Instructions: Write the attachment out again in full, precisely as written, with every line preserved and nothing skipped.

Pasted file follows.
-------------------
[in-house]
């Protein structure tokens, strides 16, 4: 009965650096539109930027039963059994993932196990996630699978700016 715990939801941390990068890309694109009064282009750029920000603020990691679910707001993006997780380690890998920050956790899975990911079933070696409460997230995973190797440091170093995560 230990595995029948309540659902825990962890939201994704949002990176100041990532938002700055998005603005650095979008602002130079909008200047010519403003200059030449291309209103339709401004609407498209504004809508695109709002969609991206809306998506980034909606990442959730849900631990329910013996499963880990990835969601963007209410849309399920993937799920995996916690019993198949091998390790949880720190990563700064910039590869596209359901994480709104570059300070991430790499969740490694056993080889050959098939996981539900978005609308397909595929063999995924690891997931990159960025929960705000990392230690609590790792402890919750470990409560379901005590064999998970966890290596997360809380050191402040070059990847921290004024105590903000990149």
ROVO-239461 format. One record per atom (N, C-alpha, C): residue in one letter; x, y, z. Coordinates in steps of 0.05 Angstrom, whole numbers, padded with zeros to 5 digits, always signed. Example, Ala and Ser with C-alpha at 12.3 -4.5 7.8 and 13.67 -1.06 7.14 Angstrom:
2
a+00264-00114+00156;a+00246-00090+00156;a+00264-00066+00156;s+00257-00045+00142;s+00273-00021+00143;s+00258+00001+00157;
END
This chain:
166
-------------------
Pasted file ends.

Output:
[in-house]
């Protein structure tokens, strides 16, 4: 009965650096539109930027039963059994993932196990996630699978700016 715990939801941390990068890309694109009064282009750029920000603020990691679910707001993006997780380690890998920050956790899975990911079933070696409460997230995973190797440091170093995560 230990595995029948309540659902825990962890939201994704949002990176100041990532938002700055998005603005650095979008602002130079909008200047010519403003200059030449291309209103339709401004609407498209504004809508695109709002969609991206809306998506980034909606990442959730849900631990329910013996499963880990990835969601963007209410849309399920993937799920995996916690019993198949091998390790949880720190990563700064910039590869596209359901994480709104570059300070991430790499969740490694056993080889050959098939996981539900978005609308397909595929063999995924690891997931990159960025929960705000990392230690609590790792402890919750470990409560379901005590064999998970966890290596997360809380050191402040070059990847921290004024105590903000990149």
ROVO-239461 format. One record per atom (N, C-alpha, C): residue in one letter; x, y, z. Coordinates in steps of 0.05 Angstrom, whole numbers, padded with zeros to 5 digits, always signed. Example, Ala and Ser with C-alpha at 12.3 -4.5 7.8 and 13.67 -1.06 7.14 Angstrom:
2
a+00264-00114+00156;a+00246-00090+00156;a+00264-00066+00156;s+00257-00045+00142;s+00273-00021+00143;s+00258+00001+00157;
END
This chain:
166